Daniel Scheese of Birdsboro and other student leaders representing Geisinger Commonwealth School of Medicine’s (Geisinger Commonwealth) MD Class of 2020 recently organized a multi-site “Day of Service.” On Sept. 18, second-year medical students fanned out across Lackawanna County to clean parks, stock food pantry shelves and help care for youth, elderly and the homeless population in the region.
Briana O’Donnell, of Merrimack, community service chair of the MD Class of 2020, conceived of and planned the event with the help of class president, Cindy Ciccotelli of Yardley. “I think it important for us, as a class, to get out and show the community that we all want to serve,” said Ms. O’Donnell. “Sometimes we get so caught up in studying, it’s important that we step back and realize the reason we are here is for other people. The Day of Service supports our person-centered curriculum.”
Ms. Ciccotelli, who spent the day helping to stock St. Francis of Assisi’s food pantry, said her group had lunch with patrons of the St. Francis soup kitchen. “We talked about football, mostly. It was incredible to form relationships with these people and appreciate them and to gain insight into their hardships,” she said. She said class leadership plans to hold another Day of Service soon and will pass the event off to the Class of 2021 with the hope that class-wide “days of service” become regularly occurring events in the academic year.
As part of the Day of Service, five groups of between 15 to 20 second-year medical students volunteered at the Carbondale YMCA; Lackawanna Heritage Valley’s River Heritage trail; Nay Aug Park; the Waverly Community House; and St. Francis of Assisi Kitchen.
Who: Governor Mifflin High School and the Jewish Federation of Allentown
What: Dozens of World War II-era artifacts are currently on display in the Governor Mifflin High School Library as part of a traveling exhibit. “The Legacy Exhibit” is on loan through the Jewish Federation of Allentown and curators Marylou Lordi and Shari Sparks. The vast display includes personal accounts and artifacts donated by survivors, soldiers, and citizens with ties to the local region. This is the first time The Legacy Exhibit has been on display in Berks County.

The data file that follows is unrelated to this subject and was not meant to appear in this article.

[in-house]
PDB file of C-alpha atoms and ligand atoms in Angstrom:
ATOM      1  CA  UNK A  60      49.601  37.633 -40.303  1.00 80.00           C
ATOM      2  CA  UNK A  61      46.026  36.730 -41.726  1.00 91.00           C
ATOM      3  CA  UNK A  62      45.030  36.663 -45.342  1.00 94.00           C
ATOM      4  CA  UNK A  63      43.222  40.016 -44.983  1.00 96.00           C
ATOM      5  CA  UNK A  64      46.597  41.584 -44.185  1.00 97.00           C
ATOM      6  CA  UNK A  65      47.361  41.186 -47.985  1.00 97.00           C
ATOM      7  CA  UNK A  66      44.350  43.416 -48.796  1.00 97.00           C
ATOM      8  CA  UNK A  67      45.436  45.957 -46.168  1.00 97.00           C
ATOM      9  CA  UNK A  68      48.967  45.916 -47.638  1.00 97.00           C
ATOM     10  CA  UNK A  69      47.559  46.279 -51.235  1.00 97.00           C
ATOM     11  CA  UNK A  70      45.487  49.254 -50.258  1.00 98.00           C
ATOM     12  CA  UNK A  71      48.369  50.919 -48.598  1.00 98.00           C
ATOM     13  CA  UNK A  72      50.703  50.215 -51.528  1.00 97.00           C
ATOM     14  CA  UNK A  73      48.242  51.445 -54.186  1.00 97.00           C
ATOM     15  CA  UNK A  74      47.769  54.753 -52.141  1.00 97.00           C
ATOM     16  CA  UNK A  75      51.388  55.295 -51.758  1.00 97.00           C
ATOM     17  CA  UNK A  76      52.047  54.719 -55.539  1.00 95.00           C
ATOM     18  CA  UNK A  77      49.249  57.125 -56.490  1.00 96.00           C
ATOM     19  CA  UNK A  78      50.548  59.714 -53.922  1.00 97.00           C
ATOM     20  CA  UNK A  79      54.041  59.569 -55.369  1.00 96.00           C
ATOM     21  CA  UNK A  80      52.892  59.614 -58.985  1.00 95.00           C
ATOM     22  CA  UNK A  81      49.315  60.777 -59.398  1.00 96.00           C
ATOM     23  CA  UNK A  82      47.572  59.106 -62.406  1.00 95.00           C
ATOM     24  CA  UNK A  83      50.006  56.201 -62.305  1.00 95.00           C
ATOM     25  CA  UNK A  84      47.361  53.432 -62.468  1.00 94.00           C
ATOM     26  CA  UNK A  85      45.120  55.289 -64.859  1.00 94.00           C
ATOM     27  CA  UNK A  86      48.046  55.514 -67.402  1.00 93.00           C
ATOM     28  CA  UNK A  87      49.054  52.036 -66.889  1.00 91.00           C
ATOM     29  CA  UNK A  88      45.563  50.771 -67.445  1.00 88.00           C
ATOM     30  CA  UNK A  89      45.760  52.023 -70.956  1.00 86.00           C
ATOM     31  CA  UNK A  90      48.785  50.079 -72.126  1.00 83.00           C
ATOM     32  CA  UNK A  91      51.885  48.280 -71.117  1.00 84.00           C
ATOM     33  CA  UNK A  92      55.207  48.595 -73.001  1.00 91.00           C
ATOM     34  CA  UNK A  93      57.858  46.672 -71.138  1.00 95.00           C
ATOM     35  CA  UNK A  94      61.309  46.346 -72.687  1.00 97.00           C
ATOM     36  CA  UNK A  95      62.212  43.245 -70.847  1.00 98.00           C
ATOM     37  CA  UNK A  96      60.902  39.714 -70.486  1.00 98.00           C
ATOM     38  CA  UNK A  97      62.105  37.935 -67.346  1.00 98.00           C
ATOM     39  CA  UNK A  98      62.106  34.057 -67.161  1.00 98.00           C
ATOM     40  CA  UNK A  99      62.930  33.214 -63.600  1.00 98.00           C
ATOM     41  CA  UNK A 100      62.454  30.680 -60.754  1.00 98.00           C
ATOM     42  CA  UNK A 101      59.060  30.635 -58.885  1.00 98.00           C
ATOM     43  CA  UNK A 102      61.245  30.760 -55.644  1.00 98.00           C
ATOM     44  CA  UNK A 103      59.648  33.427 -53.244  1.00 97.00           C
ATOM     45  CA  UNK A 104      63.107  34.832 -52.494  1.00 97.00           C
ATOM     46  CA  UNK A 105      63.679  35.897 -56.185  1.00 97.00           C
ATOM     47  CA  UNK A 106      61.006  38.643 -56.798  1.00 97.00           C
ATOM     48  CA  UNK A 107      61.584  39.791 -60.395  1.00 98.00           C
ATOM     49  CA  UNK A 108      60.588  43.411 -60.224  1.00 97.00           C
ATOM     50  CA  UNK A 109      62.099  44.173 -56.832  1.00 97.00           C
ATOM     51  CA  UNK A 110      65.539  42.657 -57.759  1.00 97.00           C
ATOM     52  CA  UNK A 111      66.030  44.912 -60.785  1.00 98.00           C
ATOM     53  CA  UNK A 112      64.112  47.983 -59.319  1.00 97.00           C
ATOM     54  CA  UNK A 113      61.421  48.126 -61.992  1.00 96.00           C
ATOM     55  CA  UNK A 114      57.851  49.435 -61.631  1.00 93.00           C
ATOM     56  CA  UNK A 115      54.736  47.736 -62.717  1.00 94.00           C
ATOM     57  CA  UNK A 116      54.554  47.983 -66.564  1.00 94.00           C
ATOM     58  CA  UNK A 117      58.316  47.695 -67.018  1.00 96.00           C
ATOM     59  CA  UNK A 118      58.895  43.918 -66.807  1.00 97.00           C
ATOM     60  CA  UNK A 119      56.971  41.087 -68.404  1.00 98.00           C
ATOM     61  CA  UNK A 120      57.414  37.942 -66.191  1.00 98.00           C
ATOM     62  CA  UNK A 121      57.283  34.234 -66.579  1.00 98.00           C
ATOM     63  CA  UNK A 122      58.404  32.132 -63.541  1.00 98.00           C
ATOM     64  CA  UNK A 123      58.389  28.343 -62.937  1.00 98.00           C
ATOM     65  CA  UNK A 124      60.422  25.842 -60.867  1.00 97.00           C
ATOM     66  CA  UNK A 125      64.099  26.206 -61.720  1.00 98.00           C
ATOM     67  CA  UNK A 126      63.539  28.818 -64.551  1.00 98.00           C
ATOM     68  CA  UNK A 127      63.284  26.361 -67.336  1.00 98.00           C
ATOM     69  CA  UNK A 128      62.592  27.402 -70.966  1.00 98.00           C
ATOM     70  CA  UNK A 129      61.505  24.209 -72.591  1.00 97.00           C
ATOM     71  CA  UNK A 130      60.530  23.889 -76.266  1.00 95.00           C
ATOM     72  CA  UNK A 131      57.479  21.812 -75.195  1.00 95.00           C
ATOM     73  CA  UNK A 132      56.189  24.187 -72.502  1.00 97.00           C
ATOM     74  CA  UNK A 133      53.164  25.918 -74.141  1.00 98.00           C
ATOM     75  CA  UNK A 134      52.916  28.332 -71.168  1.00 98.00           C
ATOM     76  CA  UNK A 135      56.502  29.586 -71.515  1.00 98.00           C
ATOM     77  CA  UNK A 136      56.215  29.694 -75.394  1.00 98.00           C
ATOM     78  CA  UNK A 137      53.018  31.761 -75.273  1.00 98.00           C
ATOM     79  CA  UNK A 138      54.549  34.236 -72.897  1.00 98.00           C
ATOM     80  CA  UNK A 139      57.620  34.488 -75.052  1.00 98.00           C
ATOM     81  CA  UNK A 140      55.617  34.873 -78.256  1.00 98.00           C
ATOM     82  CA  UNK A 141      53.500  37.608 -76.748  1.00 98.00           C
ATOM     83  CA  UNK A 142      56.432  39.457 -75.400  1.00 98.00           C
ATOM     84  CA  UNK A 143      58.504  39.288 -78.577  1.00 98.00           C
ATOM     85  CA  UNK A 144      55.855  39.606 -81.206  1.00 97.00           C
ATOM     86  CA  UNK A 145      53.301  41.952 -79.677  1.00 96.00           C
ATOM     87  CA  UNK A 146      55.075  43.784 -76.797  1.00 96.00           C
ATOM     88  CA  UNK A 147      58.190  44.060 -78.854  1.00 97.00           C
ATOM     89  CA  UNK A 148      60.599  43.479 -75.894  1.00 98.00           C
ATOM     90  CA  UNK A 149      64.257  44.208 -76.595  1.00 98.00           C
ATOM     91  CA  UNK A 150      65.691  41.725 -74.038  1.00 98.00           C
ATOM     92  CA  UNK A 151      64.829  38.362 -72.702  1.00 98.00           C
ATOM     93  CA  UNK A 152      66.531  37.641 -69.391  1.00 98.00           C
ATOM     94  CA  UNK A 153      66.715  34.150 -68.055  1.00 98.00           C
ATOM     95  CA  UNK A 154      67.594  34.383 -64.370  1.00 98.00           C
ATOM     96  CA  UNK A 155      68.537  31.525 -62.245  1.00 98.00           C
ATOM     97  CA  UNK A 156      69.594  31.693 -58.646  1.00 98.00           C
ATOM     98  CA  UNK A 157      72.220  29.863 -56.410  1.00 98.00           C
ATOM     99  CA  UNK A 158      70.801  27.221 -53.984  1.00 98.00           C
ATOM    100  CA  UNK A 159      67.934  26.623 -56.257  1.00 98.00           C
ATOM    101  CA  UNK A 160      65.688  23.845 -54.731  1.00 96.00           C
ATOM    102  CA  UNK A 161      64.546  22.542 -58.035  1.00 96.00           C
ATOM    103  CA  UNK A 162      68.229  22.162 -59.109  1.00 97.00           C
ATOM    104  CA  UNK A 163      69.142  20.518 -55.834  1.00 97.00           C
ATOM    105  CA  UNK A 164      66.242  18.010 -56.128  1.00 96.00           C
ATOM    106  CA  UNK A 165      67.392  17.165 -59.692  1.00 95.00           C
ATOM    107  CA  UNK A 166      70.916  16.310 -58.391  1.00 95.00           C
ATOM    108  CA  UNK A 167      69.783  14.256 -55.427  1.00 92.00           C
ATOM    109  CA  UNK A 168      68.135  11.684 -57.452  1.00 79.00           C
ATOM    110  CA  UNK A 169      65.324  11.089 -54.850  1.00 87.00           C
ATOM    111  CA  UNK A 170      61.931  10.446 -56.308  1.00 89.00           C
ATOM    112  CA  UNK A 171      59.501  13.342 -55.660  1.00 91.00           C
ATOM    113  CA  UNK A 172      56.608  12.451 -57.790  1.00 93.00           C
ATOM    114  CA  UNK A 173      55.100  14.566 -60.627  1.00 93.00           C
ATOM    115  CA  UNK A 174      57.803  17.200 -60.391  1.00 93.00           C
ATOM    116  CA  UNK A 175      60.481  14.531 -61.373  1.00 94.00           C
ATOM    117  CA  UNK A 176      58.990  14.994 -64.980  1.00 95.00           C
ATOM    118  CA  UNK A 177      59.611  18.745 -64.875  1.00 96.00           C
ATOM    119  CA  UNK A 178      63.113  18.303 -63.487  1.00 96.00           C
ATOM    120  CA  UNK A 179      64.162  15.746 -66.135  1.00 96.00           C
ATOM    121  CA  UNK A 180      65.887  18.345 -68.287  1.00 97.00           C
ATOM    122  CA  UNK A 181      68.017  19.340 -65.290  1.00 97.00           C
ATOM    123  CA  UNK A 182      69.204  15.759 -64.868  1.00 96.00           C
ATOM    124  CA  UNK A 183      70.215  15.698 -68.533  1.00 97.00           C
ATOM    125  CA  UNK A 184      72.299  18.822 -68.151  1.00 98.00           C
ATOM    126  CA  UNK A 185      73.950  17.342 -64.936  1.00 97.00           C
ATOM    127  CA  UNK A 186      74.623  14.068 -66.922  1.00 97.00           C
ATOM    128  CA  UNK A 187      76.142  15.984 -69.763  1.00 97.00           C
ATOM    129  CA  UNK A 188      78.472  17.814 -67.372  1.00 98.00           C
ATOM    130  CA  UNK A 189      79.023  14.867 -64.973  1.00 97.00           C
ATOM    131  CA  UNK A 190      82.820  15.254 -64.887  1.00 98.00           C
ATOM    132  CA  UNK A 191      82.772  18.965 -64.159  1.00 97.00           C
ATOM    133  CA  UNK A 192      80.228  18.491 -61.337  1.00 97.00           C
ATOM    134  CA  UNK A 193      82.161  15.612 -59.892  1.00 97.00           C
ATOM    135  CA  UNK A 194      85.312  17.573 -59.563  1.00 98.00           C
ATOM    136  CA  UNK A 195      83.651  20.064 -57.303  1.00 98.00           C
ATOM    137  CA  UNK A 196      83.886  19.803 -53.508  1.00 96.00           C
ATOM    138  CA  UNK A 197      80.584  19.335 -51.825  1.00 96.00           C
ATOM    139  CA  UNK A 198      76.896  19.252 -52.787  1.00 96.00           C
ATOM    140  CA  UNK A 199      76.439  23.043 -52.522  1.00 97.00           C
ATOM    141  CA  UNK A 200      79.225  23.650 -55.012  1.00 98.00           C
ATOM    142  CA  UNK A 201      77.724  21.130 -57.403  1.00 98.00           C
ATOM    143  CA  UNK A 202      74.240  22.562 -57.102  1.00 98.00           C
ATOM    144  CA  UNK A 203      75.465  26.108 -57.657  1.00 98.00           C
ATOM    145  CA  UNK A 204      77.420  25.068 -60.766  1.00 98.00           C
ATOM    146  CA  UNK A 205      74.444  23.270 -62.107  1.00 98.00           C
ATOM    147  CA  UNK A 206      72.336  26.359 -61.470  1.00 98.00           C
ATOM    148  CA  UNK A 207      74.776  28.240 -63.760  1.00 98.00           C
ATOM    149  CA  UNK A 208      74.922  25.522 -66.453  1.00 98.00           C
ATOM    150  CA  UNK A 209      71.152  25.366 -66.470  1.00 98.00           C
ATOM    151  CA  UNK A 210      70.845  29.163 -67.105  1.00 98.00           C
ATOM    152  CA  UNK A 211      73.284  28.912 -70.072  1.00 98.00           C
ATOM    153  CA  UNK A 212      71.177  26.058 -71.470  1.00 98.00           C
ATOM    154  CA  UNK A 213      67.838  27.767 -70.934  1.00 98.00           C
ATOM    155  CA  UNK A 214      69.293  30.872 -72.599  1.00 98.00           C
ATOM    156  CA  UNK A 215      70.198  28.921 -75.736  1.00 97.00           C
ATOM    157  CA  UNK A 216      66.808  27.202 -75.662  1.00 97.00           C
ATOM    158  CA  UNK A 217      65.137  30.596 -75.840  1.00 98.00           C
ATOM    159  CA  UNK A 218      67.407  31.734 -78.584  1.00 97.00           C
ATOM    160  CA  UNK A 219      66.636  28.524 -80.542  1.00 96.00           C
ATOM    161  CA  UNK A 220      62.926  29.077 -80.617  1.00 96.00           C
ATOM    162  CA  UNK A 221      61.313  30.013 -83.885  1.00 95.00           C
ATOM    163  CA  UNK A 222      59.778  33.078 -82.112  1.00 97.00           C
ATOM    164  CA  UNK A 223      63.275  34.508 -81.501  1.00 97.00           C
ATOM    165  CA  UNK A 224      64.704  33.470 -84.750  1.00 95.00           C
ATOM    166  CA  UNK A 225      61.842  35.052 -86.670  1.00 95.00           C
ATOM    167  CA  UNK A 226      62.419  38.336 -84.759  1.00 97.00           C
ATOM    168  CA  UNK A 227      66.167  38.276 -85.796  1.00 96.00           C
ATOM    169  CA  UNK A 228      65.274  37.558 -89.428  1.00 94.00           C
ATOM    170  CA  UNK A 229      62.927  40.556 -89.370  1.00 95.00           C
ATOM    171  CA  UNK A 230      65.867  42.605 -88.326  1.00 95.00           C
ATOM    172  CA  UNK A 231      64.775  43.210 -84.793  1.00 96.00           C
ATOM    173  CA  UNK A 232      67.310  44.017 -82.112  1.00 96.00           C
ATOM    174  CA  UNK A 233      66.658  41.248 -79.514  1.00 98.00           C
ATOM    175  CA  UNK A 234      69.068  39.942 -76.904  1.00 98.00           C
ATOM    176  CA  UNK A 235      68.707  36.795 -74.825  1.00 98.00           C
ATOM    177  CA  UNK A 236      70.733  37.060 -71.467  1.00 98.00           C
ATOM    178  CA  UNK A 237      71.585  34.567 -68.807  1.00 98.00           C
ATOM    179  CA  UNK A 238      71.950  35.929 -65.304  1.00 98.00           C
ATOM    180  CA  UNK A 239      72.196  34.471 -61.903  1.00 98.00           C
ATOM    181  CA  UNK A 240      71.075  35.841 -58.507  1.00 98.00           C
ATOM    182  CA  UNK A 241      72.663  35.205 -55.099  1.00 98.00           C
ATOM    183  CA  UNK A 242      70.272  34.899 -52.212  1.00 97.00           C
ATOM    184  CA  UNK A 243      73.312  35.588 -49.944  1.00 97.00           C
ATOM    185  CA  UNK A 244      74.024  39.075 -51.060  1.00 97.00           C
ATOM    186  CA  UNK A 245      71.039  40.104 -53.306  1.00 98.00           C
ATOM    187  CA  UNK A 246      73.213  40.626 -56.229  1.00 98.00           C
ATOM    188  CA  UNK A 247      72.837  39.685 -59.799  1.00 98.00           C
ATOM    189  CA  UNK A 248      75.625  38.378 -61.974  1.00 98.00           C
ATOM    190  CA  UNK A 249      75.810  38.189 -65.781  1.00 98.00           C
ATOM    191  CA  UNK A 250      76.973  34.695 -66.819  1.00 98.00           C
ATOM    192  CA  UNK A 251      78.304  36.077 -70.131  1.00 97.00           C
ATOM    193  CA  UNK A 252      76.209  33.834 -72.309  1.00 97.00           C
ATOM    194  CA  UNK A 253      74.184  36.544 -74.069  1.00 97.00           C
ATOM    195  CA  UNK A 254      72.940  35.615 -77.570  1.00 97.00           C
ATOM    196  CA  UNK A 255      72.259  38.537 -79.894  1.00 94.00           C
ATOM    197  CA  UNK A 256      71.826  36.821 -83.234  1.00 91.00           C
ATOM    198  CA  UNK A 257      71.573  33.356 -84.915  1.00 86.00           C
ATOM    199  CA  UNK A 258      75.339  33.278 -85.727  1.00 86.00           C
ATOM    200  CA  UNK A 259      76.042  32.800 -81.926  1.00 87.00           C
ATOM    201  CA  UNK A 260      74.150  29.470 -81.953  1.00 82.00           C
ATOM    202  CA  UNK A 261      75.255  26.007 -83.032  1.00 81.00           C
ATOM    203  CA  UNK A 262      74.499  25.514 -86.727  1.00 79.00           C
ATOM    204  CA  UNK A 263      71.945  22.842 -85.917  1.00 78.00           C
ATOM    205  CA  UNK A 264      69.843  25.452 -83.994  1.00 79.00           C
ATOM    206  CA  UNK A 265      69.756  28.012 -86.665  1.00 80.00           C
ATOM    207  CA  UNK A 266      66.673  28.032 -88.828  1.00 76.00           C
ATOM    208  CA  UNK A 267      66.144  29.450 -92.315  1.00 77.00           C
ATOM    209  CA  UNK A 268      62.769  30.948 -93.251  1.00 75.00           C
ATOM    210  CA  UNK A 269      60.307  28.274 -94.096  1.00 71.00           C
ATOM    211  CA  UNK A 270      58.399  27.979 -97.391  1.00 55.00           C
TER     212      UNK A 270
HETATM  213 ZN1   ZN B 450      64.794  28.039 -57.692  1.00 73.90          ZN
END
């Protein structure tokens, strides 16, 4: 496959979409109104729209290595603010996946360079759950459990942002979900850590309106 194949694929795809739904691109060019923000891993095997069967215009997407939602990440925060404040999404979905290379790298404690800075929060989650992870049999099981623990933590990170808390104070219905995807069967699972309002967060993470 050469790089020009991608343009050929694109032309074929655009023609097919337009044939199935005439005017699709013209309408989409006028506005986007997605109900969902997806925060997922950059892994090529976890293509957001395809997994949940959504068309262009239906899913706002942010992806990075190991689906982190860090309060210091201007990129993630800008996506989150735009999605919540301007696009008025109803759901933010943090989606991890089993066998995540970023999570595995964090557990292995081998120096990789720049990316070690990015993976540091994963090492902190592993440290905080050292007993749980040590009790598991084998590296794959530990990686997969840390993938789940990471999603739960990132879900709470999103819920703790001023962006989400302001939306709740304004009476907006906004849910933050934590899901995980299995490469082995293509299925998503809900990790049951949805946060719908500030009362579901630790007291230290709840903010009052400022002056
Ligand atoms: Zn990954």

The display is part of a new course offering at Governor Mifflin High School. The Genocide and Holocaust Studies elective is offered to Governor Mifflin seniors and gives students an opportunity to learn more about the history of genocide. The course has a focus on the Holocaust to develop key concepts and knowledge before expanding into other examples of genocide in the 20th century. Students in the elective will have an opportunity to study the exhibit closely and use some of the resources to further their research. The exhibit is open to all Governor Mifflin students as well as the general public.
Wilkes University student pharmacist Alex Ponce of Oley, Pa., 19547 was one of three students on the Nesbitt School of Pharmacy team which won the Achieving Independence Competition at the Pennsylvania Pharmacists Association Annual Conference on Sept. 23. The team was honored with a $1,000 cash prize for their student organization. The conference was held at Kalahari Resorts and Conventions, Pocono Manor.
The competition is designed to encourage entrepreneurial pharmacy students to one day own their own pharmacy. Students create a business plan based on either starting up a brand new pharmacy in Pennsylvania or purchasing an existing pharmacy. The business plan is then developed into a poster and the students deliver an oral, ten-minute overview presentation followed by up to five minutes of questioning by the judges.
The faculty advisor was Julie Olenak, assistant dean and associate professor in the Nesbitt School of Pharmacy, and their independent coach was Wilkes alumna Stephanie Smith Cooney who earned her doctor of pharmacy degree in 2004.
Following the delivery of all presentations, the five judge panel critiques the presentations and assigns point values in areas such as innovative concepts and creativity, feasibility, and format to determine a winner.
The Wilkes students competed against teams from Lake Erie College of Osteopathic Medicine School of Pharmacy, Philadelphia College of Pharmacy and University of Pittsburgh.